The mother and son are alive today, thanks to the smoke alarms and knowing what to do when a fire occurs.

“It was very scary, but I know for a fact, if it hadn’t been for those fire alarms, I was going back to sleep,” Janette said. “They saved our life. We would have been gone, honestly.”

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In the days following the fire, the Red Cross helped in another way. Volunteers helped the family by providing financial assistance for their immediate needs, replacing necessary medications that burned and providing referrals for other agencies that could help in their recovery.

“For me and my son, [the assistance] was a blessing because we didn’t have nothing at the time,” said the thankful mother.

Janette and Timothy are the 52nd and 53rd lives saved in South Carolina since the Red Cross’ home fire campaign launched in 2014. Together with its partners, the Red Cross has installed more than 57,000 free smoke alarms throughout the state over the last several years.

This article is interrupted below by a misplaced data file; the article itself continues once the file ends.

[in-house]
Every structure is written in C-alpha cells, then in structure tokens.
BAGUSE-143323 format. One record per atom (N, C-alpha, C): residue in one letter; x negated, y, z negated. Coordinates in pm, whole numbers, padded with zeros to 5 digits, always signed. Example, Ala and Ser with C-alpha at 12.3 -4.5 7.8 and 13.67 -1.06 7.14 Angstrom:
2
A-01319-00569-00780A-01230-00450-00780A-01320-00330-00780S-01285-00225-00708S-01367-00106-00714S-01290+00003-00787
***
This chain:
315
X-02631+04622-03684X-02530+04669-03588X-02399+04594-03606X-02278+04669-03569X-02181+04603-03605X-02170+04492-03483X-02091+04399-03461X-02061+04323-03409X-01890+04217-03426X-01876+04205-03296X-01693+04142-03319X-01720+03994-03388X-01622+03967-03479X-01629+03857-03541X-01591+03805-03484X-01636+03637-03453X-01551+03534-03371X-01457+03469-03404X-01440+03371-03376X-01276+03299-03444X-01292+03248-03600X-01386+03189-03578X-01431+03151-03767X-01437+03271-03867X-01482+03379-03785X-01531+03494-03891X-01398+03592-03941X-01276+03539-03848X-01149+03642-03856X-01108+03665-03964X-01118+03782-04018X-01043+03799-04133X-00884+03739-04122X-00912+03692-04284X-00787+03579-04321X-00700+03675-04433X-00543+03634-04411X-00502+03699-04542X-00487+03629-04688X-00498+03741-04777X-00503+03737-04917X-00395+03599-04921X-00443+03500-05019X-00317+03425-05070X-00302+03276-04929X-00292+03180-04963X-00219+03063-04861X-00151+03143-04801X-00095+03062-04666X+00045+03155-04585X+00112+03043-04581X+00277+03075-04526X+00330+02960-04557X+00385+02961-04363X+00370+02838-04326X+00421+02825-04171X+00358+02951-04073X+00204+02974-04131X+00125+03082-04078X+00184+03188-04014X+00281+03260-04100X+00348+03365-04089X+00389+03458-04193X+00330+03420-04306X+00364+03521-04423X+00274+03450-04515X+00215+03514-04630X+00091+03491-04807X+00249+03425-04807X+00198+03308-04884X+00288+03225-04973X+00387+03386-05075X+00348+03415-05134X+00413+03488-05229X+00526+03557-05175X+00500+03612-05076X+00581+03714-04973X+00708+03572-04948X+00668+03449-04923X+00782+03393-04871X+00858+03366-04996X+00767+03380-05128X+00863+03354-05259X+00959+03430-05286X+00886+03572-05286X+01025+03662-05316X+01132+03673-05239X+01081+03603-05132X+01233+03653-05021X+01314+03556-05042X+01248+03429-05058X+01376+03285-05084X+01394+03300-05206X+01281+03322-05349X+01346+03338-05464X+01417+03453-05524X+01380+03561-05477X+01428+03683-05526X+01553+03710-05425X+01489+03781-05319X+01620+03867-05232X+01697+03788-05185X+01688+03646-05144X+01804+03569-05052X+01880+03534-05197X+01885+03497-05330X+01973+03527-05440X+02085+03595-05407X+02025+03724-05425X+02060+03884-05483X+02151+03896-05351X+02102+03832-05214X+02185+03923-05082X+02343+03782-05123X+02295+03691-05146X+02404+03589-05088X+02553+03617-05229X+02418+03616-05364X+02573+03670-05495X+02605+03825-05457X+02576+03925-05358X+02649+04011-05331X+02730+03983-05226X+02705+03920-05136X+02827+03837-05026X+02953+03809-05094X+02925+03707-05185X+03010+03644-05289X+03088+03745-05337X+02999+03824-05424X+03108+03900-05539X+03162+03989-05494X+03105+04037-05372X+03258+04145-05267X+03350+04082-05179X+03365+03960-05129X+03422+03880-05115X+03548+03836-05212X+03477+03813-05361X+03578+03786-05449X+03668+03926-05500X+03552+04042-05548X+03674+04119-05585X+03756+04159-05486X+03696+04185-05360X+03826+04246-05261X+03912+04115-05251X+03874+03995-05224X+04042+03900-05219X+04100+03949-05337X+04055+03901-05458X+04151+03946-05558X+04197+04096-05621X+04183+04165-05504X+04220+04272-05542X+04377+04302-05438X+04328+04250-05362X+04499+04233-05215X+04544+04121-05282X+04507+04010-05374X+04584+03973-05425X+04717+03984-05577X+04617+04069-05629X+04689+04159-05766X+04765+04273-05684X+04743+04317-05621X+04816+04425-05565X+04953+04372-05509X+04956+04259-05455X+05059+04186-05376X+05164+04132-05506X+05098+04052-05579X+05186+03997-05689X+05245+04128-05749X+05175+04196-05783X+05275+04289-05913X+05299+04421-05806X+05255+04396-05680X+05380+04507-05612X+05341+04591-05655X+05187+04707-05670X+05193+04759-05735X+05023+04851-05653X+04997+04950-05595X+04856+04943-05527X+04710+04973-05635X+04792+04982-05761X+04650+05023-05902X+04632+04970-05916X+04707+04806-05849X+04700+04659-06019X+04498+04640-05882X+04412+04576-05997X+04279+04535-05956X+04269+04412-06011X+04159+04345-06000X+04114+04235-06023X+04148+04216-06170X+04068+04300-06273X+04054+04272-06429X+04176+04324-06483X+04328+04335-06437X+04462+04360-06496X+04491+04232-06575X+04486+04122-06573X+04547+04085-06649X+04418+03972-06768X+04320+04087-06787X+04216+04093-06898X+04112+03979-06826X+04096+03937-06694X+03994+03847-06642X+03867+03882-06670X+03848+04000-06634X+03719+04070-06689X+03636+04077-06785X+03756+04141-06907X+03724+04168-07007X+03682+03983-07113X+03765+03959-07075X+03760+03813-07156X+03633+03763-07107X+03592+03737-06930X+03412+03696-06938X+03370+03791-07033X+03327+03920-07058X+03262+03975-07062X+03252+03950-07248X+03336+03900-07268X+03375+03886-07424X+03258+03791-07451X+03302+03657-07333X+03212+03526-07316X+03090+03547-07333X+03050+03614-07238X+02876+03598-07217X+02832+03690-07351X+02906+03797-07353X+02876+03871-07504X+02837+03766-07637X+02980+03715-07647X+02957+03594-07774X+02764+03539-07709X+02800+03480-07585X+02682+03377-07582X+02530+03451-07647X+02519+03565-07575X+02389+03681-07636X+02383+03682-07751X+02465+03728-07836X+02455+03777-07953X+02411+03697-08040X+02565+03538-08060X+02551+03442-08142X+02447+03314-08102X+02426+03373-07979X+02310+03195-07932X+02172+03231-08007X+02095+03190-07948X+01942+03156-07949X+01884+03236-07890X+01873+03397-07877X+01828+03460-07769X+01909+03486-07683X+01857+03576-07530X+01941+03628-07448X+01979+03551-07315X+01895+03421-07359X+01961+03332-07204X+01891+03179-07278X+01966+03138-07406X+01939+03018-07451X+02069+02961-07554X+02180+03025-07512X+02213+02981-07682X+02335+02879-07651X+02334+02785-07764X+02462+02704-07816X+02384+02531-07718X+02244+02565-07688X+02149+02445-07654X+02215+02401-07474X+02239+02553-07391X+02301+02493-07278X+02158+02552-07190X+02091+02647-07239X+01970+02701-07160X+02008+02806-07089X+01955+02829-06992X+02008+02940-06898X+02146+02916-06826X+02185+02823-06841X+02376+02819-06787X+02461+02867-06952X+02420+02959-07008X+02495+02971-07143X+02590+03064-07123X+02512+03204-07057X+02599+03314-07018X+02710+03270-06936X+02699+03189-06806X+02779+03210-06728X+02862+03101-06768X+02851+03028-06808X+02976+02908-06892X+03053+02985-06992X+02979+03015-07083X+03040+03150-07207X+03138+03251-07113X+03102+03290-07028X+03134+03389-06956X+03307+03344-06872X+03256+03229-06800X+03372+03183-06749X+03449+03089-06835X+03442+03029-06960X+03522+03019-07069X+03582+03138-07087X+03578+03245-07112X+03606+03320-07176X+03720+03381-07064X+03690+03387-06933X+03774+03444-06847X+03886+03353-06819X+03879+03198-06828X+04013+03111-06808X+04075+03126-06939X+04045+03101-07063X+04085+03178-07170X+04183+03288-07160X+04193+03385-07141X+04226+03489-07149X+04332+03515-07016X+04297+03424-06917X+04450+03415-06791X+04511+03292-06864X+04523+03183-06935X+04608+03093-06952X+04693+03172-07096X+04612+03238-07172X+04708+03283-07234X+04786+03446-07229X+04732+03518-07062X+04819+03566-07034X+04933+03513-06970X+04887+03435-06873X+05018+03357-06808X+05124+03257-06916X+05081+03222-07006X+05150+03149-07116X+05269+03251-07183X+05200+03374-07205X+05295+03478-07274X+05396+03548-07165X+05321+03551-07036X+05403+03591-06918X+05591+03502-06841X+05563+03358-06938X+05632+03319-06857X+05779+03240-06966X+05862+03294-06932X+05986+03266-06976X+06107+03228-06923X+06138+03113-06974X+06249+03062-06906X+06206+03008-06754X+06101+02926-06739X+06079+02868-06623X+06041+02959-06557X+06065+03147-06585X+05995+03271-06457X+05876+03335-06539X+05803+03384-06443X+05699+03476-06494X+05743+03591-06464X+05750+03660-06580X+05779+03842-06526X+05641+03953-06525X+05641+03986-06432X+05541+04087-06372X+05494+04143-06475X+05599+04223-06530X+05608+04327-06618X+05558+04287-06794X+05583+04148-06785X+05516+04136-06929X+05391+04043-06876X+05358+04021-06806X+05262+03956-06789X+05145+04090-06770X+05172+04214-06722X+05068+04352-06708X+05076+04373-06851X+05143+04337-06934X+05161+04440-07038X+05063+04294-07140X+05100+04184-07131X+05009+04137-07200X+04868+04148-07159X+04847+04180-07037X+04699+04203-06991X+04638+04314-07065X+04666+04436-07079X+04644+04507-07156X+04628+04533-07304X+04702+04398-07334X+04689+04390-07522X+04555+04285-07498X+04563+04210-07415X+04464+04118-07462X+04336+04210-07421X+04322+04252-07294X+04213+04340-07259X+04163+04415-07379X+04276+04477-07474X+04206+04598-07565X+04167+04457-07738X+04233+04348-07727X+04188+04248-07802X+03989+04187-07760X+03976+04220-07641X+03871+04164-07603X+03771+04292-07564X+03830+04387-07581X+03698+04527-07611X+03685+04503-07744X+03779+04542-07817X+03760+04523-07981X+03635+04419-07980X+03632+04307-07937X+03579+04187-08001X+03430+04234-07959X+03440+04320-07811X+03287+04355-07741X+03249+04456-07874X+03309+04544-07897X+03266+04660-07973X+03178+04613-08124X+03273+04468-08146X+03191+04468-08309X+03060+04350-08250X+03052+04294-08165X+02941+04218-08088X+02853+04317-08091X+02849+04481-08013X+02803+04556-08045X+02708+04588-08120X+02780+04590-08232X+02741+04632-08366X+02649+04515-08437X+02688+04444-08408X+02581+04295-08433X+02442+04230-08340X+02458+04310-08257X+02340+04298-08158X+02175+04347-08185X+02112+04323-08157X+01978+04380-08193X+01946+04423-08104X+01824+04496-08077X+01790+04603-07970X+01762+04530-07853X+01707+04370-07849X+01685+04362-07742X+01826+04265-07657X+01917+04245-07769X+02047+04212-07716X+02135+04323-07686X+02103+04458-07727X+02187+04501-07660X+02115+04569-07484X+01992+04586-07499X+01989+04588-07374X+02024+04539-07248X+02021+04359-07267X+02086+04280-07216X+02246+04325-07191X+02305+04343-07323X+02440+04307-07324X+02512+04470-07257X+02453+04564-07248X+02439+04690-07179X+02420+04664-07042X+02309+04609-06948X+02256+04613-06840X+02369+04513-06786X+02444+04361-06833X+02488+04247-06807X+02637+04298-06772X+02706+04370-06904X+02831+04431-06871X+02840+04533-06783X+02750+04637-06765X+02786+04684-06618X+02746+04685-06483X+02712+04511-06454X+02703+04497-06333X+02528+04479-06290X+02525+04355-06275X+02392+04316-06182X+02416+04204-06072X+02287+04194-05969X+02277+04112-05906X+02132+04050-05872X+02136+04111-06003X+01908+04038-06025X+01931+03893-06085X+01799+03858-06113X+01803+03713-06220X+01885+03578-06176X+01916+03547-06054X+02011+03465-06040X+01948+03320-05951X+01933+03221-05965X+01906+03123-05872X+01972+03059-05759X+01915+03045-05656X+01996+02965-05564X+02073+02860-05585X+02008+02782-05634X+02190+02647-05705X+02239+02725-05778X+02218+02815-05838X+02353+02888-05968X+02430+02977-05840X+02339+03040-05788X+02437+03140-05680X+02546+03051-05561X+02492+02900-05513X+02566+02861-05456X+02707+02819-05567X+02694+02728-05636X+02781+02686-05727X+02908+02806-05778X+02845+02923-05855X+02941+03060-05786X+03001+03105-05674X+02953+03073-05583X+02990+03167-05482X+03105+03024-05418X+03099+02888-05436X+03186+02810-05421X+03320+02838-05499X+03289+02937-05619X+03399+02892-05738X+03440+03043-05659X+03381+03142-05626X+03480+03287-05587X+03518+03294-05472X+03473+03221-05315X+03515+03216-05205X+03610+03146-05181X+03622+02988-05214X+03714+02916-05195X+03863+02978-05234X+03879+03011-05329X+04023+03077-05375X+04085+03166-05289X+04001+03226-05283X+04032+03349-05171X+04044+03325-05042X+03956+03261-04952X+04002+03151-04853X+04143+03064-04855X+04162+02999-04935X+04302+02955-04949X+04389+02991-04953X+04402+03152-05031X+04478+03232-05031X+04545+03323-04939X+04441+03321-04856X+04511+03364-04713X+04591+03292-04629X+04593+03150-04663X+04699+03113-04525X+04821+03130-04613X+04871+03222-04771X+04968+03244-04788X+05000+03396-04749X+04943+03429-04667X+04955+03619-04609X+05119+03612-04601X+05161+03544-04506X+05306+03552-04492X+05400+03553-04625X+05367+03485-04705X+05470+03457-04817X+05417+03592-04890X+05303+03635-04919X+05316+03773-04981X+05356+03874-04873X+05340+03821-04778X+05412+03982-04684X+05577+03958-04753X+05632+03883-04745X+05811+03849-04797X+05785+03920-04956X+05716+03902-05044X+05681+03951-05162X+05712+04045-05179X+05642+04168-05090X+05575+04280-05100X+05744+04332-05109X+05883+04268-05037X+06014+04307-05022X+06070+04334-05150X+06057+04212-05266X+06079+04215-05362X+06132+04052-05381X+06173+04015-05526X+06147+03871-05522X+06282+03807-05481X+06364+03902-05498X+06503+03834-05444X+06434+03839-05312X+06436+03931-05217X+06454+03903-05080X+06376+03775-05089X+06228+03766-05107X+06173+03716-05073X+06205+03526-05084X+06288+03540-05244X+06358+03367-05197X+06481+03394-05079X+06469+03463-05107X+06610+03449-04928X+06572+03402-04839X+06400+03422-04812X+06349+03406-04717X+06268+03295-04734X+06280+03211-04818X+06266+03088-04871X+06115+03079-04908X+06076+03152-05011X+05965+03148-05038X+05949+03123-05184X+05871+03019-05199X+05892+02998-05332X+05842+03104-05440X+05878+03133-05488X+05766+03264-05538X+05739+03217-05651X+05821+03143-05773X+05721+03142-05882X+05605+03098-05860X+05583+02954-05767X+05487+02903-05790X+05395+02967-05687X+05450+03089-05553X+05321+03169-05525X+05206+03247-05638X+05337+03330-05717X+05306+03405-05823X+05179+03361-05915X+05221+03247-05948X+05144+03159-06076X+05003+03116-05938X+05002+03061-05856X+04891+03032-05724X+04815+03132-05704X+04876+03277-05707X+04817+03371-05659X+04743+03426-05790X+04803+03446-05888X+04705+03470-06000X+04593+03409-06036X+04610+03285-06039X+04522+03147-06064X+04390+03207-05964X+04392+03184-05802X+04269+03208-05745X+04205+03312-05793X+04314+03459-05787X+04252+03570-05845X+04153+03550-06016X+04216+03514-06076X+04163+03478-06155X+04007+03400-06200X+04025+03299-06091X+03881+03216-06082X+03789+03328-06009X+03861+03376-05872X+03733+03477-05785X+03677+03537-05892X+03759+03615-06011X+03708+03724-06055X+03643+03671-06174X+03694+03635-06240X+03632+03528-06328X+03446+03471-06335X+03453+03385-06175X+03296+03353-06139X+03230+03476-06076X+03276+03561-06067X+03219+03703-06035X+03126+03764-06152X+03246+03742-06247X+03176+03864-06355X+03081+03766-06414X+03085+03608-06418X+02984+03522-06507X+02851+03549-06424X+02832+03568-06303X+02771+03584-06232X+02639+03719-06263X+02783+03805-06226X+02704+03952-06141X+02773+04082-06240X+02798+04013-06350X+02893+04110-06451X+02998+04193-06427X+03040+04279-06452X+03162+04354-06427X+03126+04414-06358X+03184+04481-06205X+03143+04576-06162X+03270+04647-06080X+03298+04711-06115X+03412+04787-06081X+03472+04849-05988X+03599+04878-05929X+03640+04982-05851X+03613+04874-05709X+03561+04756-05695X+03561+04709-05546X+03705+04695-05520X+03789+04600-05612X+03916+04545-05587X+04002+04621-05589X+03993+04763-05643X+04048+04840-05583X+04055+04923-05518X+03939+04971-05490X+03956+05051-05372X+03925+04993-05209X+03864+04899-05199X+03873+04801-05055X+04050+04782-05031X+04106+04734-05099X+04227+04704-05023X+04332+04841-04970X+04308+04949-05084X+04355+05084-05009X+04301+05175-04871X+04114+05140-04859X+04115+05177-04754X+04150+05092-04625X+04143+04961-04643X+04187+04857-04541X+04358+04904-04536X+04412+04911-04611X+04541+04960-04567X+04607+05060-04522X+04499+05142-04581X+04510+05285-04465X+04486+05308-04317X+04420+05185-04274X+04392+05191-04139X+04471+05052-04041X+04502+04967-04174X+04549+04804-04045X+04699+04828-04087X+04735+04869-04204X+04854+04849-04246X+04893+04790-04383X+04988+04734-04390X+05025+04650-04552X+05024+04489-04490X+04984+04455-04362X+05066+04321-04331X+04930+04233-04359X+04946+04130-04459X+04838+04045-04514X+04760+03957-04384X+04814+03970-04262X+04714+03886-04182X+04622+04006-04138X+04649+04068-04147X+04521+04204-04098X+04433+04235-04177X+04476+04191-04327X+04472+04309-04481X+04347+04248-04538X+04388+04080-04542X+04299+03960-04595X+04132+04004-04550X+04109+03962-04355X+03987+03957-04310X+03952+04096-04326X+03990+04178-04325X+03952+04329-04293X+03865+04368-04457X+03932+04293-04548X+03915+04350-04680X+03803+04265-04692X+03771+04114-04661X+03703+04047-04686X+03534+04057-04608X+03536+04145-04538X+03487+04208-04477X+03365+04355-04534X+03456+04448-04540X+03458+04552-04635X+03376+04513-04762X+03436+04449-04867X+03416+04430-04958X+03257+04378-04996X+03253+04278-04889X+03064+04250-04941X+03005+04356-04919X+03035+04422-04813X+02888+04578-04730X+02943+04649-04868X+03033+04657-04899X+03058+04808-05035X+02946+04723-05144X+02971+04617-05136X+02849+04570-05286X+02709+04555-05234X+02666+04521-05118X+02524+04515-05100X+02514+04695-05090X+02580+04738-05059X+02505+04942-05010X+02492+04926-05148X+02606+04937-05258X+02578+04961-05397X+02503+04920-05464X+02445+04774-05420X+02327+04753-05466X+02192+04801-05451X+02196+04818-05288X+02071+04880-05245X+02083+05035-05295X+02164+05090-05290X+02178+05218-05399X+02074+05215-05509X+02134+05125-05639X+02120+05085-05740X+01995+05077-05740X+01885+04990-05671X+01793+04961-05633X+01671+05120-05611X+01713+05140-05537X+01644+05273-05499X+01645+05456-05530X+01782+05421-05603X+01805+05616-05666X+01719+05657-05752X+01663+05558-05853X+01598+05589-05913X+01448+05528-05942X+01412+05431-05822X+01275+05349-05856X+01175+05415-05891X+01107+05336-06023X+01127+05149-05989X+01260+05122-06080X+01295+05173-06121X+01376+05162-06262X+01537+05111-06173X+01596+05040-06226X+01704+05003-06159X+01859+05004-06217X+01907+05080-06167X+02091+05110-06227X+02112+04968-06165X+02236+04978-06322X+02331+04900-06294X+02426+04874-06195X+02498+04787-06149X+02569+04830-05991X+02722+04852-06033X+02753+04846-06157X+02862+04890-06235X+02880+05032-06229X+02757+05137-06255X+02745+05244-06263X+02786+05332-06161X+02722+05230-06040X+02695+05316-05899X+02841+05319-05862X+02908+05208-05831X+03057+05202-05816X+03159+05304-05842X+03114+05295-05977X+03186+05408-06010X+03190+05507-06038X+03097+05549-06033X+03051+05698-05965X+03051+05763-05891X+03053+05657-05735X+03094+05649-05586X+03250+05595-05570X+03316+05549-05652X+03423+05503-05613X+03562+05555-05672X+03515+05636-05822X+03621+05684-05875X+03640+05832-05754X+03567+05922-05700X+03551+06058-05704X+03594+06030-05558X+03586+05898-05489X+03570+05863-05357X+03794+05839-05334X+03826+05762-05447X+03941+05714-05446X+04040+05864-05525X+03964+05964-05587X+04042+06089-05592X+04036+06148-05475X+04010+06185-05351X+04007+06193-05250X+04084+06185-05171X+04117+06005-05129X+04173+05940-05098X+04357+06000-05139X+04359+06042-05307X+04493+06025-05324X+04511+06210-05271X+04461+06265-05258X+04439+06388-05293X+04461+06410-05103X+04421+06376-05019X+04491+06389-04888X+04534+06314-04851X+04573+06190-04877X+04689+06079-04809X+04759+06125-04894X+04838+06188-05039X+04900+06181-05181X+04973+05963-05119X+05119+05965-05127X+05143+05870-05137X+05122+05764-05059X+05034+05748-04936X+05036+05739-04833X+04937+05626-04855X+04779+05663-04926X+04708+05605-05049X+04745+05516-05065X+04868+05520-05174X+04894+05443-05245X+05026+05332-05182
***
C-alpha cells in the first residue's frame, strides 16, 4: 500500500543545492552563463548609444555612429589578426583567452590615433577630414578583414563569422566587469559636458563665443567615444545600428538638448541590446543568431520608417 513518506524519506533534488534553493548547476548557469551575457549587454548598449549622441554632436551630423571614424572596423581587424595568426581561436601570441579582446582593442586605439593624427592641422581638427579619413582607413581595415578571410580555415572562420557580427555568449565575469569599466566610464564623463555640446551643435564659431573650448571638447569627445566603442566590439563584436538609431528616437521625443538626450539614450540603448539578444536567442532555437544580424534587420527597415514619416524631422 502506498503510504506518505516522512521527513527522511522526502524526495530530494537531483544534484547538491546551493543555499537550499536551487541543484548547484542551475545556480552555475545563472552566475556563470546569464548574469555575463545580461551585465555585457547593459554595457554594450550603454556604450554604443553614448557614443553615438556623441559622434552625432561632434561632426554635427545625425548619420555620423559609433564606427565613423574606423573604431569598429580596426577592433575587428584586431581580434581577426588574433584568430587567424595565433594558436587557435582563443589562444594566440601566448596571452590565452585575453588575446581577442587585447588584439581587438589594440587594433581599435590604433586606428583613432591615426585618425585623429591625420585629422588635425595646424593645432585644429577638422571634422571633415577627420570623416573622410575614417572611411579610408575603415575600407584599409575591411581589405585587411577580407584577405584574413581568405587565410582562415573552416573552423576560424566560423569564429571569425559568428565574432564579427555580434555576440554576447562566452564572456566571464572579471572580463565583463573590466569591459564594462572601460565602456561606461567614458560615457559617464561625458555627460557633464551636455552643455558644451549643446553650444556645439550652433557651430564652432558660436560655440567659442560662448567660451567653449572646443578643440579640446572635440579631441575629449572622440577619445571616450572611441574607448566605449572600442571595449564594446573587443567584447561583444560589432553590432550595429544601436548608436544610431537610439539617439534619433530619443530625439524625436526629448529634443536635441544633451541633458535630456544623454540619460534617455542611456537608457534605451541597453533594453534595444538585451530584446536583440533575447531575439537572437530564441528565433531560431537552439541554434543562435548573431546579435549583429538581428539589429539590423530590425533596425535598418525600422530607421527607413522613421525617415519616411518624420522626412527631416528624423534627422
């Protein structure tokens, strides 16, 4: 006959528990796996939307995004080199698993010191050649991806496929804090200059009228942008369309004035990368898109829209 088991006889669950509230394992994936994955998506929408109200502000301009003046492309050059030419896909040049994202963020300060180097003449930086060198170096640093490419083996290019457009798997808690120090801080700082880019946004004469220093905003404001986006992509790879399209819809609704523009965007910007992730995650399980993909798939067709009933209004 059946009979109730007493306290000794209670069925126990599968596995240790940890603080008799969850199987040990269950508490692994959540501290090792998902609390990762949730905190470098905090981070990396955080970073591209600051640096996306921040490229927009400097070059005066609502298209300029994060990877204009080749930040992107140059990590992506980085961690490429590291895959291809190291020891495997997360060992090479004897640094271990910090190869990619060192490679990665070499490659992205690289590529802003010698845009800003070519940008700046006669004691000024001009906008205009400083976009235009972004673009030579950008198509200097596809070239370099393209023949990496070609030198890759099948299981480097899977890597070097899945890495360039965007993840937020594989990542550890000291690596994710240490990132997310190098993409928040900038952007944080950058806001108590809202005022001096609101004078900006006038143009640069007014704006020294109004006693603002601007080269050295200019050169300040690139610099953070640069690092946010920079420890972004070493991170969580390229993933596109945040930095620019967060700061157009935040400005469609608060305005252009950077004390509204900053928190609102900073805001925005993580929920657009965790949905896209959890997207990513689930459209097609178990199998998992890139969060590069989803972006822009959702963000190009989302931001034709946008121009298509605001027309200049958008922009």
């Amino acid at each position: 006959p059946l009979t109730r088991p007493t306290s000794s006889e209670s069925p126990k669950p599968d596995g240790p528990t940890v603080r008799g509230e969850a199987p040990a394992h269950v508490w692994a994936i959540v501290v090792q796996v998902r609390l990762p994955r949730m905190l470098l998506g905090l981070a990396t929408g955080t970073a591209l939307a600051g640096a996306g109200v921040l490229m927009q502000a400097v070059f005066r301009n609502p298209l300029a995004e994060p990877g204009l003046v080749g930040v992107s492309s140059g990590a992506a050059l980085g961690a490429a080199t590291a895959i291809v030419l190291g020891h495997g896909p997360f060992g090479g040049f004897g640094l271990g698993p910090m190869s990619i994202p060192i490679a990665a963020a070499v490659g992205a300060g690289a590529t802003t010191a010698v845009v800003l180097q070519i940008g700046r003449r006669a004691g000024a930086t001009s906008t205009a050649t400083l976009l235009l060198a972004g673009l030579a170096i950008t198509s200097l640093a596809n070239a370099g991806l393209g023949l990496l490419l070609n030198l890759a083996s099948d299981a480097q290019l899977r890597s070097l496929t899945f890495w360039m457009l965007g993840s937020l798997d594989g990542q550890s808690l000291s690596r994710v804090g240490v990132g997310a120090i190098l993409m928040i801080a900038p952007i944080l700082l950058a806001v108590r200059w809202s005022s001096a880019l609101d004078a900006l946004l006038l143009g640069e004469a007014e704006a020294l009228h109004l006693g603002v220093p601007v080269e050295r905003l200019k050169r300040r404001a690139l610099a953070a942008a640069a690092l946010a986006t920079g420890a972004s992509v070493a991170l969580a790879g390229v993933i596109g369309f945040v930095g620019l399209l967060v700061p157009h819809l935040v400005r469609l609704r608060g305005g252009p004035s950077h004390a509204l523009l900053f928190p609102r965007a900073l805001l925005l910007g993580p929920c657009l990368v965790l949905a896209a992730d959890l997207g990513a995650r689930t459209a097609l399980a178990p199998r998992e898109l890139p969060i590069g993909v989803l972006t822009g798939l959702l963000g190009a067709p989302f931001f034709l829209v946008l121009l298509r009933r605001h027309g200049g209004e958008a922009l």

While much of her home is destroyed, what was not damaged was Janette’s sense of gratitude for the Georgetown County Fire Department, the Red Cross and the working smoke alarms.

“I’ve told a lot of people, if you don’t have one, don’t let a day go by because it’s true: they will save your life,” Janette said.

The Red Cross wants to thank all of the local fire departments, Fire Safe SC and Red Cross volunteers for helping save lives throughout South Carolina.

Making Lowell homes safer with Sound the Alarm

A devastating fire brought Dionisio Quadros to the Red Cross in 2007. His apartment, along with those of three other families, burned on a cool November night in the Highlands section of Lowell, Mass.

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“I remember being woken by the smoke alarms on the floor above me,” said Quadros. “I thought maybe someone had burned something in their kitchen, it didn’t cross my mind that it was an actual fire.”